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Uploading Photos Lifted From Social Media to Porn Sites Without Consent an Offence: Delhi HC

A bench of Justice Anup Jairam Bhambhani held that intermediaries are "mandated to remove and disable access to offending content".

New Delhi: The Delhi high court on Tuesday held that photographs which are lifted from Facebook and Instagram accounts and then uploaded on pornographic websites without the consent of such person amounts to an offence under section 67 of the IT Act, LiveLaw reported.

The court further said that even if the photographs are not obscene or offensive, even then such an act, without the consent of the person, would amount to a breach of the person’s privacy.

A single judge bench comprising of Justice Anup Jairam Bhambhani held that such intermediaries are “mandated to remove and disable access to offending content” once they receive “actual knowledge” by way of a court order or upon being notified by the appropriate government or its agency. If the intermediary fails to disable or remove the content, then it would be liable to lose the exemption provided under section 79(1) of the IT Act.

The court also held that a search engine must “block” the search results throughout the world to ensure that such an order serves its purpose of preventing irreparable harm to a litigant. It said: “…Given the nature of the internet, offending content cannot be completely ‘removed’ from the world-wide-web, offending content can be made unavailable and inaccessible by making such content ‘non-searchable’ by de-indexing and de-referencing it from the search results of the most widely used search engines, thereby serving the essential purpose of a court order almost completely.”

The judge made these observations while hearing a plea where the petitioner alleged that her images and details were taken without her knowledge or consent from her private social media accounts on ‘Facebook’ and ‘Instagram’, and were unlawfully posted on a pornographic website . This happened despite her “privacy settings” being activated on her social media accounts, she added.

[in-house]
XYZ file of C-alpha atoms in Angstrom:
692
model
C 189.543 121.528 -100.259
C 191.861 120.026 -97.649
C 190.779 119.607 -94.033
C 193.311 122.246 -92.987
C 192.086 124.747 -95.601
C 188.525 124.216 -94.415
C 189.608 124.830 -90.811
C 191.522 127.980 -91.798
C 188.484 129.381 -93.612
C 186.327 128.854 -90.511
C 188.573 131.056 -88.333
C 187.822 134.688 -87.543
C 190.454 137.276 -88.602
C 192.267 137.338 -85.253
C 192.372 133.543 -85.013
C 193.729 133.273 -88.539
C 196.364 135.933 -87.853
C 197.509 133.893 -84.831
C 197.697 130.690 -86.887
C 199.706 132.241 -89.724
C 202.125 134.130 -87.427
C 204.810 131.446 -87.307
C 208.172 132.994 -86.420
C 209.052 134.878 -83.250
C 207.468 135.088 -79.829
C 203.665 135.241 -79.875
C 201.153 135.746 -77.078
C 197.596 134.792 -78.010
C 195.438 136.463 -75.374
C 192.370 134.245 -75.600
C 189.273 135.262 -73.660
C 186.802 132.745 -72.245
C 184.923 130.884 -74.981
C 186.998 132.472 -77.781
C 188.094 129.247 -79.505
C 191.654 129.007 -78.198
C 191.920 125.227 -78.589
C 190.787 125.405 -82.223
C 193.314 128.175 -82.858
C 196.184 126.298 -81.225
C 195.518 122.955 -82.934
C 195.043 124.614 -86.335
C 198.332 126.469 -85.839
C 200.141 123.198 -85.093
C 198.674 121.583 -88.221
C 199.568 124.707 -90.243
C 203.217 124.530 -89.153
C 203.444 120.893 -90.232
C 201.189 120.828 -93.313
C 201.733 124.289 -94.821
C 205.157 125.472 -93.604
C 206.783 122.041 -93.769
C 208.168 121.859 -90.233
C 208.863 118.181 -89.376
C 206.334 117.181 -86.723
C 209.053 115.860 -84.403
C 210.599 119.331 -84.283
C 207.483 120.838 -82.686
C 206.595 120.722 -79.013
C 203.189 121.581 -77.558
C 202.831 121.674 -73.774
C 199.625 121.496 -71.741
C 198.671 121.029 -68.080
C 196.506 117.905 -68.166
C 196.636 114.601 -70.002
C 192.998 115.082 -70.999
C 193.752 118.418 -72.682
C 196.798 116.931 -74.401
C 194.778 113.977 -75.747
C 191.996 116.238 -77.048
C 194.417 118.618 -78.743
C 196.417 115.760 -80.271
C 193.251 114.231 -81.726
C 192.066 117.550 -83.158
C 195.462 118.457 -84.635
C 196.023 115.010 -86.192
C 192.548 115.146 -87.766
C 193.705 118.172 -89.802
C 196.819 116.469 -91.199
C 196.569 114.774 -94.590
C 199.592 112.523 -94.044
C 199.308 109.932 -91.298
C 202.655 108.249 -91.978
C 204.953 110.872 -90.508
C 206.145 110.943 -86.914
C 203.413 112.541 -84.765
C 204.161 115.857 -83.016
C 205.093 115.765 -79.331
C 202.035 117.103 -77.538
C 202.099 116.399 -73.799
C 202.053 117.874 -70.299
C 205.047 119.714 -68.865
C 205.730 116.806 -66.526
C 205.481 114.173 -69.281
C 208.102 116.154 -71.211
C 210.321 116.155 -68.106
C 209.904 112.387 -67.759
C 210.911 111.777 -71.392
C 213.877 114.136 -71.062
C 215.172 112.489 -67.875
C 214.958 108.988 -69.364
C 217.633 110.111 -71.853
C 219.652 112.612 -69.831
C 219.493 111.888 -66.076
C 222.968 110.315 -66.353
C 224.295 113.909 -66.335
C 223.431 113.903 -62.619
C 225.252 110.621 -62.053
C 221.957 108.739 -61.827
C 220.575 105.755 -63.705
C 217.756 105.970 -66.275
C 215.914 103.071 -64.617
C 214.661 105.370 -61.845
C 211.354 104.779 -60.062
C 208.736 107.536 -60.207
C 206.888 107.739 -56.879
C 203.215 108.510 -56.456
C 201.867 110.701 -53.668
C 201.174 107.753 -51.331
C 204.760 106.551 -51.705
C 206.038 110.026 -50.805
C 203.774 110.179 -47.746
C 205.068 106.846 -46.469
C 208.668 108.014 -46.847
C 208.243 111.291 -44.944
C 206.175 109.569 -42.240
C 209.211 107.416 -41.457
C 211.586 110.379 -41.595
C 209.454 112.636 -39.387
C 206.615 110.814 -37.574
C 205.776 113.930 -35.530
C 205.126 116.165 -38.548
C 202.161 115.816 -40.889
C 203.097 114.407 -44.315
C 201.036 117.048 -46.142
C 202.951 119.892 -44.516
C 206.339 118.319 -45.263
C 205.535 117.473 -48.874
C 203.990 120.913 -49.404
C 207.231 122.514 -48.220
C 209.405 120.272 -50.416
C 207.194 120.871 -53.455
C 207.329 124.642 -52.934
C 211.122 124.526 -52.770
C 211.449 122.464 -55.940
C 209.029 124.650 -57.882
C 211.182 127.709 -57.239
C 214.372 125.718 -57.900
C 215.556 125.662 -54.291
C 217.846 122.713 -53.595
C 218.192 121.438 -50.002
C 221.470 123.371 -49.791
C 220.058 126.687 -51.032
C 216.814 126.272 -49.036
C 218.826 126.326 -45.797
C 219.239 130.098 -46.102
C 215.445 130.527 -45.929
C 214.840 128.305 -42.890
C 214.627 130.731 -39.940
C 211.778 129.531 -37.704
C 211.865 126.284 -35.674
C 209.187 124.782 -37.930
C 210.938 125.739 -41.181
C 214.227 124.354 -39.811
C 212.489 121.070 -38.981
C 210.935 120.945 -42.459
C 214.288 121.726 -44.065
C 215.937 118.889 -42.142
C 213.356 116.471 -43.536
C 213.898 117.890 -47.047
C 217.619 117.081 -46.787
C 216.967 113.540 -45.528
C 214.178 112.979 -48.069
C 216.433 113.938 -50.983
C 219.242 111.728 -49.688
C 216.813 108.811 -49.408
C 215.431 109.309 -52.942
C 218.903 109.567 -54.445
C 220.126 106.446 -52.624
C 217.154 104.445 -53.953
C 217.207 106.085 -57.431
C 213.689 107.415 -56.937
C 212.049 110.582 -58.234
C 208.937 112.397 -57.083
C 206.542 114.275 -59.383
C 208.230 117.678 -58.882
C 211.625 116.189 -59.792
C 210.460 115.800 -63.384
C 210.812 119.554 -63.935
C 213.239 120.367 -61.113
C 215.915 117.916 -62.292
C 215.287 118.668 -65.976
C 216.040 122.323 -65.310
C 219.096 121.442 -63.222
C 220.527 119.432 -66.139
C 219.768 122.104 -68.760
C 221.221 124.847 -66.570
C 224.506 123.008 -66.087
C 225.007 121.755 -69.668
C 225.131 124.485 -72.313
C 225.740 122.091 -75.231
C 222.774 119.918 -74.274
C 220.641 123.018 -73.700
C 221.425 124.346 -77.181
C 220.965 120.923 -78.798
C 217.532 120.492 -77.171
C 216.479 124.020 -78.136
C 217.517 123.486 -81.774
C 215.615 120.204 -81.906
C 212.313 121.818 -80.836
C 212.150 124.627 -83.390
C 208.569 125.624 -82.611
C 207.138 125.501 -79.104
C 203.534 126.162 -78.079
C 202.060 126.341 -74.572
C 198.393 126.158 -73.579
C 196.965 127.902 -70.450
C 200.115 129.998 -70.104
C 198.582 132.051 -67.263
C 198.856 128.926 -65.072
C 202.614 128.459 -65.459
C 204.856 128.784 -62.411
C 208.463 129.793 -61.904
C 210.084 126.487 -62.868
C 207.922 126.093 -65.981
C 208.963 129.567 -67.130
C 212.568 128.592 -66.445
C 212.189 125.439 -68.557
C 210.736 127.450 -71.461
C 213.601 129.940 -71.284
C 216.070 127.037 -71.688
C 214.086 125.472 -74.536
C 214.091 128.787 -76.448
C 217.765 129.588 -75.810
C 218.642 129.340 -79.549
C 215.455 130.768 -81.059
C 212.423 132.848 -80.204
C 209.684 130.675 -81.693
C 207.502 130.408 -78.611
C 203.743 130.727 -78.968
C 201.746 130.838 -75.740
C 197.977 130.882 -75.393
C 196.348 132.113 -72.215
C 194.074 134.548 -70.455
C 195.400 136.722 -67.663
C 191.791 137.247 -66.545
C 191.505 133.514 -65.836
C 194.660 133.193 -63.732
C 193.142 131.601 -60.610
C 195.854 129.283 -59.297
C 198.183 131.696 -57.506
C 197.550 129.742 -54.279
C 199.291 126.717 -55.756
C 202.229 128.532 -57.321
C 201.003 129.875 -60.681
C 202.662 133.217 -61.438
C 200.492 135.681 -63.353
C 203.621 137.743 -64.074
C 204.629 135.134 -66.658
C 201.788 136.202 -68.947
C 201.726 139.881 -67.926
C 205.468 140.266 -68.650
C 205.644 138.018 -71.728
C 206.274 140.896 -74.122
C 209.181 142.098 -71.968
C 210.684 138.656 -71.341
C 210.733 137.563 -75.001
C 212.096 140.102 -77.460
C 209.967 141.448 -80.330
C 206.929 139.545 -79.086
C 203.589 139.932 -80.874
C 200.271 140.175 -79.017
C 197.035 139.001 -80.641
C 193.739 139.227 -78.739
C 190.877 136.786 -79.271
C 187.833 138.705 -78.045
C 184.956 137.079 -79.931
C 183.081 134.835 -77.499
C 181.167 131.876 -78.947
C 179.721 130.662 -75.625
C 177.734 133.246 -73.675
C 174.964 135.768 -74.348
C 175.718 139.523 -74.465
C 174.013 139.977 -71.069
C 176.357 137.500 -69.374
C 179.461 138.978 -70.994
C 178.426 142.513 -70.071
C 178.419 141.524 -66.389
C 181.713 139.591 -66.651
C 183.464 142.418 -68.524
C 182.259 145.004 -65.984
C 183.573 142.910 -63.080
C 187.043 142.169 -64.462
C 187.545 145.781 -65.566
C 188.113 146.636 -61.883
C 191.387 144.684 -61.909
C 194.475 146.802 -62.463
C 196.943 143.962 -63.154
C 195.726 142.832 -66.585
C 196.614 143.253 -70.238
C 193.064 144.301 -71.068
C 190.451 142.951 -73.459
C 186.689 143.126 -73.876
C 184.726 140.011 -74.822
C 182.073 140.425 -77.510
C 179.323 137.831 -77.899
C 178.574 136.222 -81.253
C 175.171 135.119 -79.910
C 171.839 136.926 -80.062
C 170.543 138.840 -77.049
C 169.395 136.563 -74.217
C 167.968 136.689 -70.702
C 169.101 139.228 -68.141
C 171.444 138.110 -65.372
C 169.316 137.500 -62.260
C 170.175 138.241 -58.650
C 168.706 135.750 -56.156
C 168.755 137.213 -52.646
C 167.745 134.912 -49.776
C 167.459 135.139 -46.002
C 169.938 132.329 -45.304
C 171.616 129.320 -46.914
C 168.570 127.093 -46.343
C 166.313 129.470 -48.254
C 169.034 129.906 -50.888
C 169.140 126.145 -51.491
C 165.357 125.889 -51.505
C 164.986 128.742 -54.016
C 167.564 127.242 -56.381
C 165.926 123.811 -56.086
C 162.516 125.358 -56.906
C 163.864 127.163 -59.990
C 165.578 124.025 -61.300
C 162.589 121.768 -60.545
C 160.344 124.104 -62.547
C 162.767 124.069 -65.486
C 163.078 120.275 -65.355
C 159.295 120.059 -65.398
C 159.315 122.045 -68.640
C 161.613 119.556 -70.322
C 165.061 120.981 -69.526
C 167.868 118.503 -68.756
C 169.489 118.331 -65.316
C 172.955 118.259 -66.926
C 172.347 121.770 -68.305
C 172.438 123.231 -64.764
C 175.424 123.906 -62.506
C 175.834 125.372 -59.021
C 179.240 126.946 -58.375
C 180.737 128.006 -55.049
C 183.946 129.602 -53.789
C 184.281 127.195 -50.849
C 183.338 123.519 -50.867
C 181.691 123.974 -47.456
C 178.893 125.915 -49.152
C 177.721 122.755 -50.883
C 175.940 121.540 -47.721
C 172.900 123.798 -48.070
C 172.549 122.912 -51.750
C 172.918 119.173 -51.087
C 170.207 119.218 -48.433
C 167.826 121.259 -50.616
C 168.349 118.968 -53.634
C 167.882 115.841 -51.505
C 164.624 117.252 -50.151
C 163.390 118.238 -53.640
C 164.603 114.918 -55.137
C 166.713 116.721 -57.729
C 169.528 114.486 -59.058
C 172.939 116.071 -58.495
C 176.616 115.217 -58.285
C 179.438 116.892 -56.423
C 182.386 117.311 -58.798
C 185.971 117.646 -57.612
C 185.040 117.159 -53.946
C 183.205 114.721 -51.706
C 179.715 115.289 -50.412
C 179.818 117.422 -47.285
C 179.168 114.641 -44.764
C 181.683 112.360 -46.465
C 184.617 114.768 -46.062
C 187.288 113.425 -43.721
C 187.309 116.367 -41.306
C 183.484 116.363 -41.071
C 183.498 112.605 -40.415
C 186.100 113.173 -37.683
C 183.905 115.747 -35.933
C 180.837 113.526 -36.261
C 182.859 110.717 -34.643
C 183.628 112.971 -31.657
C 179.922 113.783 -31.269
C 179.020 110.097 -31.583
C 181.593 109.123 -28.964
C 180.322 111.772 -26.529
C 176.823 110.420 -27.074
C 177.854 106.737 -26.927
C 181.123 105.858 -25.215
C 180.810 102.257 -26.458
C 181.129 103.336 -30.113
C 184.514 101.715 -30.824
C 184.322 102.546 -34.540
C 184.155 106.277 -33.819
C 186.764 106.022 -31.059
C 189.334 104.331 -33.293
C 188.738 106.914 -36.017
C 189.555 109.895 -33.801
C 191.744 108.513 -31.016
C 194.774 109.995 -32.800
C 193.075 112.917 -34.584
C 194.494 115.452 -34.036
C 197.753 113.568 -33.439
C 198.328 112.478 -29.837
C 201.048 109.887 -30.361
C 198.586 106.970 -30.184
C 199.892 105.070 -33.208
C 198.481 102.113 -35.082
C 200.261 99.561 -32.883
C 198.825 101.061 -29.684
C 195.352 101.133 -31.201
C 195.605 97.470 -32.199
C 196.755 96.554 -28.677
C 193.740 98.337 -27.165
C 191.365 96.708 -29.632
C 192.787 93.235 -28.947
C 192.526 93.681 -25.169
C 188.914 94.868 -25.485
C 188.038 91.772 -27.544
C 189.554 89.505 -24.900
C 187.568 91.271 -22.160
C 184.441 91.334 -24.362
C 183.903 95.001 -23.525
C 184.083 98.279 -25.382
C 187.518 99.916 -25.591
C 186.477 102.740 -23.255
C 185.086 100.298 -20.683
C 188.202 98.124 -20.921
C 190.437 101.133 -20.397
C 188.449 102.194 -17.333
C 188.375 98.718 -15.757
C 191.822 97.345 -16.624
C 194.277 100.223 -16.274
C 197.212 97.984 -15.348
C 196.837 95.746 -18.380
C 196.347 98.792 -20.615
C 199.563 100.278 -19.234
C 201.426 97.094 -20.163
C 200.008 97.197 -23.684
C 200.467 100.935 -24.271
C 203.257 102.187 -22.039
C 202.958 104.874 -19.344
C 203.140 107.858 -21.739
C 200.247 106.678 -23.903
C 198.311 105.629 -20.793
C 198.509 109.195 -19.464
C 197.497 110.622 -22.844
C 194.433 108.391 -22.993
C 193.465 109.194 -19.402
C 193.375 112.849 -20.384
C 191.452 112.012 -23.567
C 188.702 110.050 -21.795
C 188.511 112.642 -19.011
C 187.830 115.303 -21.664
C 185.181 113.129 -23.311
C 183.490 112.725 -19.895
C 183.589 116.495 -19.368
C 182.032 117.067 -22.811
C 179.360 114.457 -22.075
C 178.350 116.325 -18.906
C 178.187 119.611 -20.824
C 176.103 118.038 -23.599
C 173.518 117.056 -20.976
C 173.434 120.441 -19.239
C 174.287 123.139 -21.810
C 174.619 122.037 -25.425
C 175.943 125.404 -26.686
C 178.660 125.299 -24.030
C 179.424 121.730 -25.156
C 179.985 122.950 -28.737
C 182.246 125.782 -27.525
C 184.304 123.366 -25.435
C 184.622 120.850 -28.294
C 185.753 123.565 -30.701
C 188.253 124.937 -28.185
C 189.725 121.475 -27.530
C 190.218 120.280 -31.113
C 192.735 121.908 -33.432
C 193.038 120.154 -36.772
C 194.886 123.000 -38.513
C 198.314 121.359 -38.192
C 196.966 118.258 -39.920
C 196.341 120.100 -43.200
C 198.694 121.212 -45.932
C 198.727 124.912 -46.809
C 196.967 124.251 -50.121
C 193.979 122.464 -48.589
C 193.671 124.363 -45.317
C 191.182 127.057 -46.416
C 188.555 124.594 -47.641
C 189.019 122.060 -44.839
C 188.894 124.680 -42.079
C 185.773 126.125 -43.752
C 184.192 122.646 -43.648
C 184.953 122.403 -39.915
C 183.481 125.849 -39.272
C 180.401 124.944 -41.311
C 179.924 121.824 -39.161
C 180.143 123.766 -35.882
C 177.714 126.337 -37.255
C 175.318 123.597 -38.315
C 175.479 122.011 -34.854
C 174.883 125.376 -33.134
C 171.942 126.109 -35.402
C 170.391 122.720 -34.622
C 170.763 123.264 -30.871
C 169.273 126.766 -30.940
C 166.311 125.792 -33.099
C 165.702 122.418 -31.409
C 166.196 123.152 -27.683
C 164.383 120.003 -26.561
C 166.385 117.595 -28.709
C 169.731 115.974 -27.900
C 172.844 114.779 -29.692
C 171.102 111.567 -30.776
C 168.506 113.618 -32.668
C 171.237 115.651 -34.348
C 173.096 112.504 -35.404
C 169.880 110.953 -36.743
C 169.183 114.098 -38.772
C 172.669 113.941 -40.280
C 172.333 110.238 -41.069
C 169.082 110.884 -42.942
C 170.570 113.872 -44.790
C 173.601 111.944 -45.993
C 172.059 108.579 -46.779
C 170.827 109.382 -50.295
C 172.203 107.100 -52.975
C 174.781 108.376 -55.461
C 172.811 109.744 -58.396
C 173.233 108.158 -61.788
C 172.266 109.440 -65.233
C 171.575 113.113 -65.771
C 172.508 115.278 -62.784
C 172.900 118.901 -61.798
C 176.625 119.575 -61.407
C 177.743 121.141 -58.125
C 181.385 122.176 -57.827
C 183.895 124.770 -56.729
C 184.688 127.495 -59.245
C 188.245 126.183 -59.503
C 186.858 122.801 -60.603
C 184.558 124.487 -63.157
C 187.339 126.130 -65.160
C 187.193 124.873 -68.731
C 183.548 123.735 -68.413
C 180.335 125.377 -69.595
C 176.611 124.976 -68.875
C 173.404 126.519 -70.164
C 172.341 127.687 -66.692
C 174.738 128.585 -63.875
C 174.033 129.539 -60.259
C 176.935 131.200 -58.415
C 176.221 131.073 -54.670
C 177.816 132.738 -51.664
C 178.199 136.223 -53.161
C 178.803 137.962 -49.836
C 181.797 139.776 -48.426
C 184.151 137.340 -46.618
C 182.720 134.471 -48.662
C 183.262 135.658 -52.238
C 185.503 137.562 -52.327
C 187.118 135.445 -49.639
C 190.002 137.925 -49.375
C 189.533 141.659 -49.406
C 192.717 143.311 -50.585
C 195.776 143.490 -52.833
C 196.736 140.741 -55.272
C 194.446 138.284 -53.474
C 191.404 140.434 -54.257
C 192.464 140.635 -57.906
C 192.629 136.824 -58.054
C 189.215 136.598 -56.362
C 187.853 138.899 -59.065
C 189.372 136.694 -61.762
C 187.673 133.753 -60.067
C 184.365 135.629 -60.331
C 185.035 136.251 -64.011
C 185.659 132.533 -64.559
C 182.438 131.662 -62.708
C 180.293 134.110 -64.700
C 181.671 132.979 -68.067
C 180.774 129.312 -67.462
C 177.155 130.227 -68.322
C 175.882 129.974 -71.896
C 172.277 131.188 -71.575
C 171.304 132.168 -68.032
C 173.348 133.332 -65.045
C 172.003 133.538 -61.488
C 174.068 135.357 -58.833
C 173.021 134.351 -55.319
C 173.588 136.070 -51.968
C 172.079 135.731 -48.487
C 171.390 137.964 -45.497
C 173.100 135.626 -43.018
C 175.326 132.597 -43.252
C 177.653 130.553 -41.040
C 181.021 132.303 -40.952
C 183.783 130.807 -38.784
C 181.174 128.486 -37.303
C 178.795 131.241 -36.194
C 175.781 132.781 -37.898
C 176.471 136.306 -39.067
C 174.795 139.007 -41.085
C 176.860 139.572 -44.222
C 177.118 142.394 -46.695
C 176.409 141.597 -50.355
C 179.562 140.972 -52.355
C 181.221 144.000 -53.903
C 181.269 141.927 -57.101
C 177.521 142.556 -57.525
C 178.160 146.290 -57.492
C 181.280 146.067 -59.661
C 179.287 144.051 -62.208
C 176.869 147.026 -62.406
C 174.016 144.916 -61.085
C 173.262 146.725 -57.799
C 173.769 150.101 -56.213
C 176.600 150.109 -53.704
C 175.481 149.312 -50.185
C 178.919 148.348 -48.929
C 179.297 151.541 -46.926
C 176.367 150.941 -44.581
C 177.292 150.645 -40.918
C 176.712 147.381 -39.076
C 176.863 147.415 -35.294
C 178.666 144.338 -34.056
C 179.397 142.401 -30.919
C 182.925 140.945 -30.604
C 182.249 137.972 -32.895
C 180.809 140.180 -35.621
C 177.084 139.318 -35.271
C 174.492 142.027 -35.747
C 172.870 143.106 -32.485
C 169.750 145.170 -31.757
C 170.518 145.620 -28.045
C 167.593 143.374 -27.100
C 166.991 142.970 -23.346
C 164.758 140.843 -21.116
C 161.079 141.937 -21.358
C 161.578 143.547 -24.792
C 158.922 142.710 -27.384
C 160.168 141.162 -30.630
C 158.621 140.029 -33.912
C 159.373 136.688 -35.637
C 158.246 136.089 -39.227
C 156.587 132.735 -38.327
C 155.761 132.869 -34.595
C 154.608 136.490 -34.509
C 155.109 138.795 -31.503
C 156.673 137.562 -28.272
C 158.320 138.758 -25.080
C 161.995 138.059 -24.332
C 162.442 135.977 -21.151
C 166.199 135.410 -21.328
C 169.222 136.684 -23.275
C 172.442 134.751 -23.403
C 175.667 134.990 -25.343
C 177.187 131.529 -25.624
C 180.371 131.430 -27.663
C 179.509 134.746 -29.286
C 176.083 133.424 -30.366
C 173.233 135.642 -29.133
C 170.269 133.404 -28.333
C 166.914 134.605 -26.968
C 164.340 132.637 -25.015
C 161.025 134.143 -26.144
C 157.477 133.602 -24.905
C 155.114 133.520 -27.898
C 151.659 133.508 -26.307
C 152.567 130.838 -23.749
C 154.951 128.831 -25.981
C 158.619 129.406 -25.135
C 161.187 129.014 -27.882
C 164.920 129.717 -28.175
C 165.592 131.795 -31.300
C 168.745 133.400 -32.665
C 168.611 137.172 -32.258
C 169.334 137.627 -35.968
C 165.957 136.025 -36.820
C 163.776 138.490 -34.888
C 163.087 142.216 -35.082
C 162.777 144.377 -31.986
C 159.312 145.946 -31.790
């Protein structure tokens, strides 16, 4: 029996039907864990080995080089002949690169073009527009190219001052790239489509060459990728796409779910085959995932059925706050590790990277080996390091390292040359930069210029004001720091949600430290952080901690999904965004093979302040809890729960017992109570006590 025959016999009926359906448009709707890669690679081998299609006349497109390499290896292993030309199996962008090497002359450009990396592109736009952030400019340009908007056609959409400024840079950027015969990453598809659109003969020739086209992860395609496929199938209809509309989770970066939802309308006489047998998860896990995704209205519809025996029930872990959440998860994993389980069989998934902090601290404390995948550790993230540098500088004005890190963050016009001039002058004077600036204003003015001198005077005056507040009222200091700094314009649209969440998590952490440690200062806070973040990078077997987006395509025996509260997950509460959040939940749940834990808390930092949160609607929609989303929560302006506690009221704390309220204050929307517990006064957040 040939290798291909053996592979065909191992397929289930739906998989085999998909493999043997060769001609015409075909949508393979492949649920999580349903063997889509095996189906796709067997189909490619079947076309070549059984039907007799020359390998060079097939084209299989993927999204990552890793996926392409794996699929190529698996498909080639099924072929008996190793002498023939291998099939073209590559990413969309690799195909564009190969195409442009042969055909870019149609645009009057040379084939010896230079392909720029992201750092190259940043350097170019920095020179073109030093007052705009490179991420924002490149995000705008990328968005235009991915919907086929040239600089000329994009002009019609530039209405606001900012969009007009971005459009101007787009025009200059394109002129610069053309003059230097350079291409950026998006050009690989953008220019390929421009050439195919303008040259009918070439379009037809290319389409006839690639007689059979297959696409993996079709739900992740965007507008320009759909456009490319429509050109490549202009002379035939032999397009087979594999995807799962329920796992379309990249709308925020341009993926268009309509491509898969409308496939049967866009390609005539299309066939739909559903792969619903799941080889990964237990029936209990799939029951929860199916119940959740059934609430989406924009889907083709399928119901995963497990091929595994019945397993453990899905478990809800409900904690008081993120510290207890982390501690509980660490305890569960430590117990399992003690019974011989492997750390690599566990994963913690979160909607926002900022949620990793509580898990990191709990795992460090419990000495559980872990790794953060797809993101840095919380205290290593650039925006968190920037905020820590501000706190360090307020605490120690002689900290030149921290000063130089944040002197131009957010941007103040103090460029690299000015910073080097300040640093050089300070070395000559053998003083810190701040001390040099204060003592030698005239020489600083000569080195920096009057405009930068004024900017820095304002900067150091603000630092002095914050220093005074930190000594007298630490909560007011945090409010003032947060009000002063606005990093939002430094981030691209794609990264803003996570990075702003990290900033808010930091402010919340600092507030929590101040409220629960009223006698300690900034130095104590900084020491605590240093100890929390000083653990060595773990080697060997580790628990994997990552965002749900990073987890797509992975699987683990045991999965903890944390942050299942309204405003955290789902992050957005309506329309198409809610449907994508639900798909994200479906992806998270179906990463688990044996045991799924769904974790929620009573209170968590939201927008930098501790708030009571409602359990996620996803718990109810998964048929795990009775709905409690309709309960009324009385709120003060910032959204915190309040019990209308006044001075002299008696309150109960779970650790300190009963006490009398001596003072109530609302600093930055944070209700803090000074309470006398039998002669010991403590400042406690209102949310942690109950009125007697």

Therefore, such a conduct is punishable under section 67 of the IT Act and will fall within the meaning of mischief under IPC and IT Act, the petitioner said, LiveLaw reported.

Also read: What Do We Talk About When We Talk About Pornography

The court also issued other guidelines for intermediaries with respect to such cases.

“It may be mentioned in passing that in relation to the more serious offences impacting the sovereignty and integrity of India, security of the State and other such matters, a significant social media intermediary is now also mandated to enable the identification of the ‘first originator of the information on its computer resources’, the court held.

The court also noted: “It is important to note that under Rule 4(4) a significant social media intermediary is now required to ‘endeavour to deploy technology-based measures, including automated tools or other mechanisms to proactively identify information’ that depicts inter alia ‘any information which is exactly identical in content to information that has previously been removed or access to which has been disabled on the computer resource of such intermediary’. The intermediary is also required to display a notice to any user attempting to access such information, notifying that such information has been so removed or access-disabled.”

The court also held that the “offensive” content shall be removed from the website or online platform within 24 hours of receipt of the court order.

“Law enforcement agencies should be directed to obtain all unique identifiers relating to the offending content such as the URL (uniform resource locator), account ID, handle name, Internet Protocol address and hash value of the actual offending content alongwith the metadata, subscriber information, access logs and such other information as the law enforcement agency may require from concerned websites as provided under Rule 3(1)(j) of the 2021 Rules. The same must be done as soon as possible but not later than 72 hours,” the LiveLaw report said.